Love the look of this chippy cardstock!

I also used the new Tim Holtz Fixer Upper Thinlits set to add on awnings (Idea-ology paper), door and trim from the embossed cardstock.

For my roof and shingles, I sprayed Tim Holtz Woodgrain Cardstock with Distress Stains and then applied Distress Oxide inks to give my paper an aged look.

After adhering my roof, shingles, and window frames I adhered the door to the end of the Brownstone.  There's usually a larger door/window there, but I put covered up the top part of the opening with my embossed cardstock and glued the door with an awning there.  Then the step was adhered.  The chimney was made from distress woodgrain cardstock with some texture paste added and aged before adhering to my roof.

Here's another look at the chippy awesomeness!

Doesn't this look like real aged wood?

Next came the vignette box base.  I have a thing about little boxes or containers, love them.  I have a few antique ones, but didn't want to use them so I decided to make my own using one of Tim's Vignette boxes(TH93279) and a Vignette Panel (93295) for a lid.

I had so much fun created this really old looking box, I want to make more!  I'm addicted to this aged crackling!  Just getting in the mood, before I start creating for Halloween!

I covered the top with paper first, then antiqued it with Distress Oxide inks.  Then added in some Ranger Crackle Texture Paste.  This was distressed with Distress Crayons and inks.  I used Tim Holtz  Design Tape around the edges.  Even though it's adhesive backed, I use a collage medium or a liquid glue, so it's more durable.  The edges were treated with crackle texture paste, then distressed.  I added in torn bits of paper and a few labels(Idea-ology ephemera) after.  For the labels, I just scrapped off the area where I wanted to glue them so the crackled paste was around the label.

The inside was covered in paper that was distressed with Distress ink and Oxides.  This was done after I put the hinge on.  I used Tim Holtz Hinges (TH93075) painted, and nails from his Vignette Hardware(TH93668).  They did poke through the box, but I added a few strips of chipboard to cover up the nails before gluing in my paper, so that end looks slightly thicker. Design tape was applied to the edges here also.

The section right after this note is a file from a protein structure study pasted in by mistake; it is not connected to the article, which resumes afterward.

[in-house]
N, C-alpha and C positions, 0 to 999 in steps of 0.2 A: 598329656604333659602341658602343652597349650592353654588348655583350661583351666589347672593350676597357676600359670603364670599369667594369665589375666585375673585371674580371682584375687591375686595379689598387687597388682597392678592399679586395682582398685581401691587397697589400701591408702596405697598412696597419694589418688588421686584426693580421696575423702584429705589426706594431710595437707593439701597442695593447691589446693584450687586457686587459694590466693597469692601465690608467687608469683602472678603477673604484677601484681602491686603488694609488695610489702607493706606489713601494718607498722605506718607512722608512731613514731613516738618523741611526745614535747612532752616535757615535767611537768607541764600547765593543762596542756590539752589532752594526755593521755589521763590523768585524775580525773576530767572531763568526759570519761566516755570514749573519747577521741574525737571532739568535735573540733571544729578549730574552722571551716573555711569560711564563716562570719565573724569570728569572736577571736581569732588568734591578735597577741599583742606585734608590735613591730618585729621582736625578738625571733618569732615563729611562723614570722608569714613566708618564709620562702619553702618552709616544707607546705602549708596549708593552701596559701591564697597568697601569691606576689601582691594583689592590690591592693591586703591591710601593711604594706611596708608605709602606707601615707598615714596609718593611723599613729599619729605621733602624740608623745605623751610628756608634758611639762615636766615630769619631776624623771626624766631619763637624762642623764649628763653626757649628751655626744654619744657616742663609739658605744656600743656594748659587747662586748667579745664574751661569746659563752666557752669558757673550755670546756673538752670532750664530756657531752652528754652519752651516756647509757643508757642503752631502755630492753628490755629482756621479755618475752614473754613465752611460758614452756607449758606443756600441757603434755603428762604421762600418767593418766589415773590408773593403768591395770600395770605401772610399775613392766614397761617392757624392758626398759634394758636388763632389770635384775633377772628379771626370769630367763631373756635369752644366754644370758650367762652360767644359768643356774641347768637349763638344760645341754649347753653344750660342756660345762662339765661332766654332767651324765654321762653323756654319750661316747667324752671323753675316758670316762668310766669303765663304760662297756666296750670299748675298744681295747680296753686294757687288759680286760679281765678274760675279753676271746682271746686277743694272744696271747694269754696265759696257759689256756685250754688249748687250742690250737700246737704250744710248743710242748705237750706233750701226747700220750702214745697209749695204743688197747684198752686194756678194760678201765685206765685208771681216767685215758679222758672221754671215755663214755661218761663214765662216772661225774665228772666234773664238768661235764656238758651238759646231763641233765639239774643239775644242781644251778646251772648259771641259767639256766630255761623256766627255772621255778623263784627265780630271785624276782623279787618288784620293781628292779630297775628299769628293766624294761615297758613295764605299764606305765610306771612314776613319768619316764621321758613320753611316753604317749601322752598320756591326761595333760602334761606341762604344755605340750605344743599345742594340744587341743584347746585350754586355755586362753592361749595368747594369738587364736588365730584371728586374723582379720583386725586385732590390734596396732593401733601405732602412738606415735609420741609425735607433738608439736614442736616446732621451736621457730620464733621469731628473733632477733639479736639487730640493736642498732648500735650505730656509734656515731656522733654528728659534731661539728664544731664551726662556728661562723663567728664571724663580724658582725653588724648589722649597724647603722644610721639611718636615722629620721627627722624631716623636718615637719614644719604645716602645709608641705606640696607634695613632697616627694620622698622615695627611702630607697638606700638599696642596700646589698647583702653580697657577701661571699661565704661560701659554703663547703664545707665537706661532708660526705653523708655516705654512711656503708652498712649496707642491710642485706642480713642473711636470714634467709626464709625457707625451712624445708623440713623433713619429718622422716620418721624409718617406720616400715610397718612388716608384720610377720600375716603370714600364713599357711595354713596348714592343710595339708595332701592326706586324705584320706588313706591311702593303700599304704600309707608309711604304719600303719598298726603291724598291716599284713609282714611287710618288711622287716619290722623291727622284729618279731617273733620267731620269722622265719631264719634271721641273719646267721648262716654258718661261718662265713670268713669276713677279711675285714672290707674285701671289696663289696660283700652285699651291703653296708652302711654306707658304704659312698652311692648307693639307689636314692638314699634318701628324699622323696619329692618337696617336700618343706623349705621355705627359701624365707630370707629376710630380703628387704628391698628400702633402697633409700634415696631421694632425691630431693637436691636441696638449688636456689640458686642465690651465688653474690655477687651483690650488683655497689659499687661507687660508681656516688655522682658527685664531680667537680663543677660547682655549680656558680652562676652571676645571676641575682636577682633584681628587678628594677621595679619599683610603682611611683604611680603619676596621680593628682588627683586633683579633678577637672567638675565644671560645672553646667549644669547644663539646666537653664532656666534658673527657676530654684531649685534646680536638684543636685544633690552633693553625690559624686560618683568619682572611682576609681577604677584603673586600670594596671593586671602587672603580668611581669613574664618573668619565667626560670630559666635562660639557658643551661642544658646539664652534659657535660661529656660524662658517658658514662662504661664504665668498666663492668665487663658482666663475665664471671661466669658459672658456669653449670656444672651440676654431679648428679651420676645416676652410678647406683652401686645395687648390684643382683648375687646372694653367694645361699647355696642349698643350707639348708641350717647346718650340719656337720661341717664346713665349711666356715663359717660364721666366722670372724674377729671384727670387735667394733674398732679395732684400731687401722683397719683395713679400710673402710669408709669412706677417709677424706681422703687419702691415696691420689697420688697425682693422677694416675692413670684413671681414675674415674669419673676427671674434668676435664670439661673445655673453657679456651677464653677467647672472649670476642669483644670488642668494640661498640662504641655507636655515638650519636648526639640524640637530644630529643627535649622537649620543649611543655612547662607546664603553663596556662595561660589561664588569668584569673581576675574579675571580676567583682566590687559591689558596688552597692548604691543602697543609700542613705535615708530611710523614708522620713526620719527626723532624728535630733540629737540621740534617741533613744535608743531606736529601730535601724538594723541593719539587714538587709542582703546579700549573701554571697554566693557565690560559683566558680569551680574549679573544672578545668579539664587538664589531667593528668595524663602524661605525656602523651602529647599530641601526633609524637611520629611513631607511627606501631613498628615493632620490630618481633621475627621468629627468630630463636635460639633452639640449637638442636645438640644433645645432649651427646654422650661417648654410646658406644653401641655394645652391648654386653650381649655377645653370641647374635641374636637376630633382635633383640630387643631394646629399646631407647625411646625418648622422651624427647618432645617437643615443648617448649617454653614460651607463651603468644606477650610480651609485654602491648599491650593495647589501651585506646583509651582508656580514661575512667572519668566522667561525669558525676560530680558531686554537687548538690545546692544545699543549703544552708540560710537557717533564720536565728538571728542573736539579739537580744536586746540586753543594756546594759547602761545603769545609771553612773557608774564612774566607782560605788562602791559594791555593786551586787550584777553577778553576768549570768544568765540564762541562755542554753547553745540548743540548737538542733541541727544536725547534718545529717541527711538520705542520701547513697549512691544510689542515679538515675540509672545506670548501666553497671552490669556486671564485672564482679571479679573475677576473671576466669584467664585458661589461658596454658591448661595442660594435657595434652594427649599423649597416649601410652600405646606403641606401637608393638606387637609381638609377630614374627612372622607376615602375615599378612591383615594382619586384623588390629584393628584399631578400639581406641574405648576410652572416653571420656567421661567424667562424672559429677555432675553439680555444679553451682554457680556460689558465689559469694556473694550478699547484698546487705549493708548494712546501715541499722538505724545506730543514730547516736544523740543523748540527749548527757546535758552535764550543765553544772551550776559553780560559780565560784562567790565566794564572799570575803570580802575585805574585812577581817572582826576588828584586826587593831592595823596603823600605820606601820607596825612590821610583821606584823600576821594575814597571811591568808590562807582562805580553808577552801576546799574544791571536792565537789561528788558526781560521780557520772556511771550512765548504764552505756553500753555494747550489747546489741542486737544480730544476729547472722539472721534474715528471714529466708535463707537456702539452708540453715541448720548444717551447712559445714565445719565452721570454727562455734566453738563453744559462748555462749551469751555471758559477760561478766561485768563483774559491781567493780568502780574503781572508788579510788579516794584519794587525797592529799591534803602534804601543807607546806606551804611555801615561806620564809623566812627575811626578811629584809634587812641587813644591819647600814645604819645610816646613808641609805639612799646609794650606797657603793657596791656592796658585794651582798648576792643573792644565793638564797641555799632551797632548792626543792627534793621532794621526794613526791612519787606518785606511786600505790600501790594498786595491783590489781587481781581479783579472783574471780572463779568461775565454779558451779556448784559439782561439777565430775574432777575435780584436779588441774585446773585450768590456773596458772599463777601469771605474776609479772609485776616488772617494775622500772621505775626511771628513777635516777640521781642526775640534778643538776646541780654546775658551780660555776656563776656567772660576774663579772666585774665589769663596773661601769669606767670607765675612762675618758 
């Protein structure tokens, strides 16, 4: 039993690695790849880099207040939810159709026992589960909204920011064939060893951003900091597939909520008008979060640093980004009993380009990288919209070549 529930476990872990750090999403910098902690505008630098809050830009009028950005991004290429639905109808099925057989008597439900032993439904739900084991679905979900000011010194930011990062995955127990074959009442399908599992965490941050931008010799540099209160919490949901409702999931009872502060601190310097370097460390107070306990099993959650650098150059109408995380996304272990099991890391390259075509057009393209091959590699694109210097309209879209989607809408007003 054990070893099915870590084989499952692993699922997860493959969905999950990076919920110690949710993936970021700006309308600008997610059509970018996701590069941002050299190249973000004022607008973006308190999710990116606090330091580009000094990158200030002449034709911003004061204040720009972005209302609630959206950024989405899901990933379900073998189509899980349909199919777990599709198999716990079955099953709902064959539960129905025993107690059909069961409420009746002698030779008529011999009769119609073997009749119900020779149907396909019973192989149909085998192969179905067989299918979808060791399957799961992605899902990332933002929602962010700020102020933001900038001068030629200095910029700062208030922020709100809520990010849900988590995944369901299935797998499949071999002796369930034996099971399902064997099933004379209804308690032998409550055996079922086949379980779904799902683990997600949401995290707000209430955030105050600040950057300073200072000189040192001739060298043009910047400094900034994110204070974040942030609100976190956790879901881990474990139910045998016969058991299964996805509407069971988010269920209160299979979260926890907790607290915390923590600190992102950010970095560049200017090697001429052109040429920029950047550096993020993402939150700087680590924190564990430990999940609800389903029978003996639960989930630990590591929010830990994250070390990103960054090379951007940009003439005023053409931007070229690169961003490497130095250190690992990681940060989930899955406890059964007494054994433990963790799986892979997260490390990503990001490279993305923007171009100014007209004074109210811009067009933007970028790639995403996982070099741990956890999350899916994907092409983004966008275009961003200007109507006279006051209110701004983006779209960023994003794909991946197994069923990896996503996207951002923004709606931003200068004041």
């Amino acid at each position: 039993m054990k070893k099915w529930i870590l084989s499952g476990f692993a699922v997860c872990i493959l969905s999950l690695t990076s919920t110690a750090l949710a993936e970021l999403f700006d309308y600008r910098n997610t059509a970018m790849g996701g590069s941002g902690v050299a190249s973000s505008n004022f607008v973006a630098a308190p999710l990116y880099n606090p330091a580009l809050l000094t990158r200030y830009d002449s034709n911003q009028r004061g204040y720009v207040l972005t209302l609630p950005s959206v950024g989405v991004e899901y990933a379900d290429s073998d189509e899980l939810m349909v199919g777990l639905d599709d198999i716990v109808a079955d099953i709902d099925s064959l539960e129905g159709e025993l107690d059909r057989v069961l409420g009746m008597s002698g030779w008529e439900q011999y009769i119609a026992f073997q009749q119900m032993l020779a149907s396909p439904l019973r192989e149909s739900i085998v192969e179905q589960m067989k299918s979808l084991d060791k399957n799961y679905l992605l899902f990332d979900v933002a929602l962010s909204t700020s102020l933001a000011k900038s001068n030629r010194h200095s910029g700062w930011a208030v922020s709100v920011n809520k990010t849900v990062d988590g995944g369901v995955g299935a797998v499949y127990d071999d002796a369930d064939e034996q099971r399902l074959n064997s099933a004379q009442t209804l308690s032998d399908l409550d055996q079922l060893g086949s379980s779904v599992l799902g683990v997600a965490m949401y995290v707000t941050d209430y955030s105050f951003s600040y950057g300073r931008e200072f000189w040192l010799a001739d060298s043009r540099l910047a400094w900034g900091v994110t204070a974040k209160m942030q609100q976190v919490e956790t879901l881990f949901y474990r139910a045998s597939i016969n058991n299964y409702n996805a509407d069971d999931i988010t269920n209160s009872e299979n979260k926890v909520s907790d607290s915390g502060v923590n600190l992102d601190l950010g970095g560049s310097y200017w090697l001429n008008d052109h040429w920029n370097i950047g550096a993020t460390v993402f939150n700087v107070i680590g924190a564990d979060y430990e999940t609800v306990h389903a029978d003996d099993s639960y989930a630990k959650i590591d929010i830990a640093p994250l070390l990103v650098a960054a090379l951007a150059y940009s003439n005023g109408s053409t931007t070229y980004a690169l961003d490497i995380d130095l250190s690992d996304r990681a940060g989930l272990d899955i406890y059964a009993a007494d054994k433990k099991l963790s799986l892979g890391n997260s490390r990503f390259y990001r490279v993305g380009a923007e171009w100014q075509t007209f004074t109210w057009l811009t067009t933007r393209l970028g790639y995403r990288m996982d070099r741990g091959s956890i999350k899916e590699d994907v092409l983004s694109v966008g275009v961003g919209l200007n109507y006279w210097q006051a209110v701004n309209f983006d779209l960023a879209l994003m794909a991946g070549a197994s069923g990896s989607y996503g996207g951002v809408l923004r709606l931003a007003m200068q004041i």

Here's another look at my Chippy Brownstone!  A big thank you to Autumn for the inspiration!

Thanks so much for stopping by, have a great weekend!



Hi everyone,  just sharing a summer shadow box that I have created.  I started this way back in April or May and decided I better finish it off before Summer is gone!  

Loved using this Tim Holtz Planks Bigz Die with his Woodgrain Cardstock.  I know some of you are wondering what colours I used or products, but it's been awhile!  I usually start colouring my woodgrain paper with Distress Stain (a lighter shade of brown) and then add different shades of either Distress ink or Distress Oxide Ink.  I know I did finish my planks with a bit of Picket Fence paint splattered.  The Seashells are a new release this year, they are also a bigz die, but it comes with it's own embossing folder.  These were coloured with Distress Oxide inks.

The Seahorse and starfish(inner piece of the Sand dollar) are from Sand & Sea Bigz die and the small sand dollar is a retired Tim Holtz Mini Sand & Sea Movers & Shapers die (659582).  I think this seahorse is one of my all-time favourite dies!  The seahorse is embossed with Fractured Ice embossing powder (a few times) from Emerald Creek.  The sand dollar is Oxide Distress Inks and the star fish is painted or inked, Tim Holtz Clear Rock Candy and then when that was dry, a small amount of gold embossing powder on the one side.

My Tim Holtz Typography letters were stained with Distress Spray Stain in Tarnished Brass, then lightly sanded.

The bit of clump of sand? is Tim Holtz Grit Paste with Embossing powder applied.  I used the heat gun after it had air dried.  The TH Baubles were coloured with Alcohol ink.  My sea foliage was die cut from cardstock coloured with Distress Oxide Inks and Tim Holtz gold cardstock.  I used Sizzix Holiday Greens and Mini Holiday Green Thinlit Dies.  I splattered a bit of Tarnish Brass Distress Spray Stain on these too.  Once I had all my embellishments finished, I adhered a piece of patterned paper to the back of my Tim Holtz Vignette box and adhered the rest!

Here's another look at my shadow box!